Just when we were undertaking research to find a North Texas Native American rainmaker, the gully washer came. Eastland County received approximately 14 inches of rain in the last half of July. Which brings to mind an Old West saying, “Timing has a lot to do with the outcome of a rain dance.”
Imagine what would happen if we had lured a rainmaker to Cisco, turned him (or her) loose to dance and pray, and the next day the rains came. Talk about timing – Cisco probably would make the evening’s network news.
After several years of catastrophic drought, wild fires, burn bans, and limitations on water use, the county finally got a drenching rain, what some call “a frog drowner.” Or a frog strangler. Call it what you want; most of us said “Thank you, Lord” anyway.
Lake Cisco rose about 14 feet, according to reports; boat docks settled on newly risen water; and our yellow grass turned green. A fanciful imagination conjures up the image of fish in local lakes gurgling, “Whaaaaaaaat?”
Nine miles down the Kingdom of Possums
Forget imagination; our real memories are plentiful. My family was big into water skiing on Texas lakes. Along with close family friends, Ciscoans J.V. and Helen Heyser and their three children, we often loaded up kids, boats and ice chests and enjoyed unforgettable summer weekends.
Heyser daughter Sherry and I once skied nine miles along the length of Possum Kingdom Lake, acquiring tender, red ankles from the rubber-boot chafing. One blissful memory of skiing up the Colorado River on an early summer morning was a zen moment. The river was wide and smooth as glass as we skimmed the surface of the still, green water, observing riverside homes, swimmers, boaters, birds, and a continuing stream of nature along the river banks.
J.V. Heyser, ever the adventurous athlete, once skied too close to the dam and encountered a floating metal oil drum painted orange to warn skiers off, sort of a poor man’s buoy. J.V. ended up in Cisco’s now-closed Graham Hospital with a compound fracture of one leg. His description of the smashed bones still sends a cold chill down my back.
My somewhat reserved father refused to wear shorts much less a swimsuit regardless of Texas’ scalding heat. He was, however, an enthusiastic water skier. Skis on, rope in hand, he usually rose from the water fully outfitted in a long-sleeve shirt, khaki pants, baseball cap, sunglasses, and a cigar. Lit, of course.
Completed in 1920, the Williamson Dam launched an era of outdoor fun for Northwest Texans at the massive recreational area on the east side of the dam. The swimming pool was billed as the world’s largest concrete pool and was surrounded by bathhouse, skating rink, miniature golf course, picnic tables, park, occasional traveling carnivals, and long ago, a zoo.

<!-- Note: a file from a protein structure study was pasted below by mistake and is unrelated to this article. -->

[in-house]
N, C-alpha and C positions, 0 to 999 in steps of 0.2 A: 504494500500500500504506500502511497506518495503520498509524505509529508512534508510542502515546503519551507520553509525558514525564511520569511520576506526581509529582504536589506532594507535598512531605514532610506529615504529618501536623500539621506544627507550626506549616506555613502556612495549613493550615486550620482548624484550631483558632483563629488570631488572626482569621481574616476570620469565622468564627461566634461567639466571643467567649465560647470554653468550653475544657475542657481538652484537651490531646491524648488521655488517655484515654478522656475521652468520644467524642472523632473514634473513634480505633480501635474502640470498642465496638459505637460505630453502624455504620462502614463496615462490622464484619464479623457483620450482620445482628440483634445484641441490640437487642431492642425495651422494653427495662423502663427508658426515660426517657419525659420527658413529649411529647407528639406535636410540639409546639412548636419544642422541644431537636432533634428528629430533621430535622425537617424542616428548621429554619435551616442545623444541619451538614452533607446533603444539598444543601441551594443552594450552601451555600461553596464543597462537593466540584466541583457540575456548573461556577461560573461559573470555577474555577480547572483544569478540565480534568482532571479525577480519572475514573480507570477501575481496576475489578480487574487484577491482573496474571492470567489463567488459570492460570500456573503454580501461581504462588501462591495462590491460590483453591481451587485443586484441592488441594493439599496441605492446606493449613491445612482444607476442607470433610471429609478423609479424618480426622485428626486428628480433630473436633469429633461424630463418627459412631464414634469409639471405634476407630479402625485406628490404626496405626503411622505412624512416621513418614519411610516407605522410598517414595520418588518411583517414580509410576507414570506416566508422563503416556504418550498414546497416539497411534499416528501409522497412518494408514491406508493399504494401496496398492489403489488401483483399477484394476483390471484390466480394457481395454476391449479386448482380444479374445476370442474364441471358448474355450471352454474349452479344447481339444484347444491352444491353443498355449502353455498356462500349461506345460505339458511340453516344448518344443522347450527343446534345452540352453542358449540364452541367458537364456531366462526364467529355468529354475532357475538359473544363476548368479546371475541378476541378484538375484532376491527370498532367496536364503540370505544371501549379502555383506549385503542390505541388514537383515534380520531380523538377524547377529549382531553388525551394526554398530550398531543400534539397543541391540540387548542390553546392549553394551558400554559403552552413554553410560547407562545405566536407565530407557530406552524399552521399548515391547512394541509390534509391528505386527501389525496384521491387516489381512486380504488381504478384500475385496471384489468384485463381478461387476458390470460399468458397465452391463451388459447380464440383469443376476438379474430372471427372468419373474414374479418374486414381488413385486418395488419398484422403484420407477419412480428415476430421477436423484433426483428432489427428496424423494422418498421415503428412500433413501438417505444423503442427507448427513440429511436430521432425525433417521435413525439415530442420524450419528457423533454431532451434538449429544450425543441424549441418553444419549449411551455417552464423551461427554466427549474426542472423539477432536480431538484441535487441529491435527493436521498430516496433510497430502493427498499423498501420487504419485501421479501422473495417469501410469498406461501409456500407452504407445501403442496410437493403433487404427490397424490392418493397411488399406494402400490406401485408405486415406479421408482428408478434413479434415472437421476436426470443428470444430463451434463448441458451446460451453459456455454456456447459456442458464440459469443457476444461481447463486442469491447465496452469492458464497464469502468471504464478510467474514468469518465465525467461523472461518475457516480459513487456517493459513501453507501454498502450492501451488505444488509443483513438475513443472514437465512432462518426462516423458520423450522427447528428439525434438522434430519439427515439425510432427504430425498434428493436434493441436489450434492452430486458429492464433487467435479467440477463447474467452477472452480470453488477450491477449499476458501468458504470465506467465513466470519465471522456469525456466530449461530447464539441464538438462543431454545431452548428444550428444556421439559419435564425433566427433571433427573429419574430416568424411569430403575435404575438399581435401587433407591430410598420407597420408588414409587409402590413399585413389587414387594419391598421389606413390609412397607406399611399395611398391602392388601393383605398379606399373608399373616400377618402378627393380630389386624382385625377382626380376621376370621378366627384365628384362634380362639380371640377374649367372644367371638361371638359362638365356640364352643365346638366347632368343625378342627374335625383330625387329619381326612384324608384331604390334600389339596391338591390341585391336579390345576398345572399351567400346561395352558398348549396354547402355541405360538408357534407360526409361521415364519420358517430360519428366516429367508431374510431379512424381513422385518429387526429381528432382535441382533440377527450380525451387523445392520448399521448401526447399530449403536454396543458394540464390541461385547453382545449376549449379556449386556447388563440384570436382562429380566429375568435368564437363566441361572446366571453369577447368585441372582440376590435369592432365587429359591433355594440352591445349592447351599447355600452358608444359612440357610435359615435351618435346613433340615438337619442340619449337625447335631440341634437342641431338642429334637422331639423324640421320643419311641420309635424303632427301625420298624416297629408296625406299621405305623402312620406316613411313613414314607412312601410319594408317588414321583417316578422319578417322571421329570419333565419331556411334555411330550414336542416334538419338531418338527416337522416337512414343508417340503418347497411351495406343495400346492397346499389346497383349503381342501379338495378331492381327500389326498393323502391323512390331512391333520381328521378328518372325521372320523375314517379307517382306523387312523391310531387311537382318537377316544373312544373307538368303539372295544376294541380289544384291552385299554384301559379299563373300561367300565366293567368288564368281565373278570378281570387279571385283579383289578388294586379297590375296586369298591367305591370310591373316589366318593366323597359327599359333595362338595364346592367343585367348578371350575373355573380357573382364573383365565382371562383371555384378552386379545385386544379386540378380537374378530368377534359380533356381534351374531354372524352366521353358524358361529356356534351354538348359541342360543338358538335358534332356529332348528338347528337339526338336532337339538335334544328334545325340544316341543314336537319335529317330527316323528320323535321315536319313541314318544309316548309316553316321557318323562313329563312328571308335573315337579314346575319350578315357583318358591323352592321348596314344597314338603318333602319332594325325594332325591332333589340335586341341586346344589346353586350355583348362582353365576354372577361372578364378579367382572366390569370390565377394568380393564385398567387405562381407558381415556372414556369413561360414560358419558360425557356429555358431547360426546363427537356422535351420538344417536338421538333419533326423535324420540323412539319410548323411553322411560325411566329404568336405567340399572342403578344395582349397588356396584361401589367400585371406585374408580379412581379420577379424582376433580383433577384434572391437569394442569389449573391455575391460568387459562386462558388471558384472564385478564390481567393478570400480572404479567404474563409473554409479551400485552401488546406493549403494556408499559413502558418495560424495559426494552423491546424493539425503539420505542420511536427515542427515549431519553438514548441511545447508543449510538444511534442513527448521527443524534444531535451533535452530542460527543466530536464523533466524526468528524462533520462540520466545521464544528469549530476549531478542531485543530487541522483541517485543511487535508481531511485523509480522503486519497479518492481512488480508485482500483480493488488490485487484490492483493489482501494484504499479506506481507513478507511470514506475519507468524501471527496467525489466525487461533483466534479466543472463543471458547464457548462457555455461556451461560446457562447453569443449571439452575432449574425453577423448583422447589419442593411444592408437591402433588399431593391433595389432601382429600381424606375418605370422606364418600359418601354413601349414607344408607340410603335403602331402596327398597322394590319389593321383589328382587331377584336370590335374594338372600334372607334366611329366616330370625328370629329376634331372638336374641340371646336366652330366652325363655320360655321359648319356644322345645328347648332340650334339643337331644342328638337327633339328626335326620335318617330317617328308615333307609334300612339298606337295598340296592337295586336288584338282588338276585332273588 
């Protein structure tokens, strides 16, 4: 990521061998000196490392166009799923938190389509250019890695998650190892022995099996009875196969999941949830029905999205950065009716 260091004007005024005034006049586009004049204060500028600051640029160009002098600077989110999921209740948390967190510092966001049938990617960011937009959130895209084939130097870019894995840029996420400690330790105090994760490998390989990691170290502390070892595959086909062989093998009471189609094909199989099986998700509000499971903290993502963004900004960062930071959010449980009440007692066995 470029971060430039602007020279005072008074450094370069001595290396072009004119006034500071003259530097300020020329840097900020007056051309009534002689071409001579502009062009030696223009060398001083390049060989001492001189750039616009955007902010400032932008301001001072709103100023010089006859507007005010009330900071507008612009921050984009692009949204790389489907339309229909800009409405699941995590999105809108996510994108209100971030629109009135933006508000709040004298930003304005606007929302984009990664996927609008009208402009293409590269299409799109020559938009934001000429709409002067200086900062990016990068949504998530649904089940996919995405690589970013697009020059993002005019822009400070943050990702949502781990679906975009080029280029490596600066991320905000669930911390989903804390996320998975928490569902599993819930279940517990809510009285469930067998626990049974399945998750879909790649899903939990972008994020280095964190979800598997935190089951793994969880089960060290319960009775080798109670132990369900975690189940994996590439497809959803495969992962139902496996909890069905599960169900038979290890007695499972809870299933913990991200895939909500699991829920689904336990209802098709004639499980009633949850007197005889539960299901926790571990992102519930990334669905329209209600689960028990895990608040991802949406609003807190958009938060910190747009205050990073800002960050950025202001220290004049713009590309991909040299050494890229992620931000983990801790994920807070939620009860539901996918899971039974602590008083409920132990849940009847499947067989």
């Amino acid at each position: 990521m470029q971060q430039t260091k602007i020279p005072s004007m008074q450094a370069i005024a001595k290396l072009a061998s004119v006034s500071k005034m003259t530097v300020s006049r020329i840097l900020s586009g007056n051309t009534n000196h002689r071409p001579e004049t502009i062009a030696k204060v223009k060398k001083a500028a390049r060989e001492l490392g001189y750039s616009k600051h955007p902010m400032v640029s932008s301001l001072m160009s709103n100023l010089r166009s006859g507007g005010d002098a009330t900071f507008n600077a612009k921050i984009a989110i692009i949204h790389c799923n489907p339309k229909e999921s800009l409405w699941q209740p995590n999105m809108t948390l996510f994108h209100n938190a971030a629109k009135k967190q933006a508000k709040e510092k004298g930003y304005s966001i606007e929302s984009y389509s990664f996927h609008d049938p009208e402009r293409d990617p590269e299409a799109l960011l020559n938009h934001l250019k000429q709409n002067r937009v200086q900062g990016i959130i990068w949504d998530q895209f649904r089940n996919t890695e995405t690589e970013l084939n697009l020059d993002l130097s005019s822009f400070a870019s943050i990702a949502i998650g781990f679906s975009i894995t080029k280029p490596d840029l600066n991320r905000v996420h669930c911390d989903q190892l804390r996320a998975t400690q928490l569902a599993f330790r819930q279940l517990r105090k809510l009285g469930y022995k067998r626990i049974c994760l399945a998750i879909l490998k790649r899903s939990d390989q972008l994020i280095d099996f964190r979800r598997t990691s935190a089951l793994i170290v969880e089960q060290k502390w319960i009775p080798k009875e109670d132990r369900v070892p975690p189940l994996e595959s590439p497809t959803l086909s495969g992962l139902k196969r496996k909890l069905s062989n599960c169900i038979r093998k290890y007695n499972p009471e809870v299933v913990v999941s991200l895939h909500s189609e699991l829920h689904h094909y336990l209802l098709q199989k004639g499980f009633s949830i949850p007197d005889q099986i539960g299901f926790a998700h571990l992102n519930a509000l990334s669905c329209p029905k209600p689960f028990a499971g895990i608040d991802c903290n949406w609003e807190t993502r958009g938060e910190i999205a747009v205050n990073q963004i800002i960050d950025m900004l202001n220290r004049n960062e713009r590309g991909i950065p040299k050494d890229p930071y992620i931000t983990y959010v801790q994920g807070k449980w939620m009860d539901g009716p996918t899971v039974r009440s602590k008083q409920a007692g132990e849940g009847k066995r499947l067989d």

The park drew thousands of swimmers, senior trippers, and family reunions. Today a few of the WPA-built native-rock structures in the area remain, including several stone cottages, the zoo’s tumble-down infrastructure, picnic benches, and at least two stone arches (like those at Cisco’s Oakwood Cemetery and the Cisco Country Club).
Growing up here, we spent most summer days at the swimming pool. Our fathers were World War II veterans, and at the time, Cisco veterans owned and managed the property. As children of veterans, we paid ten cents for all-day swimming privileges.
We swam, sunned, picnicked on the island in the middle of the pool complex, and occasionally worked as lifeguards, receiving 50 cents an hour. During Cisco’s annual Fourth of July extravaganza, imported motor boats left wide wakes in the swimming pool during the Miss Cisco contest and a choreographed water ballet.
One year the ballet cast included Judy Sitton, Peggy Hailey, Mitzi Rider, Alice Ann Webb, Janet Green, and yours truly. Our photo, wearing swimsuits, tropical pareos, and a whole lot of stage makeup, appeared on the front page of The Abilene Reporter-News.
But let’s pause for a moment. Do frogs really drown or is that a myth – a tongue-in-cheek bit of wry humor? According to Yahoo Answers, “Frogs can indeed swim, but most species will drown if forced to stay underwater without anywhere to climb out. Some species, like the clawless frog (Xenopus) often sold in pet stores are capable of living completely underwater.”
Next time it comes a frog strangler, keep an eye out for puddles in case you need to leap to action and save a frog.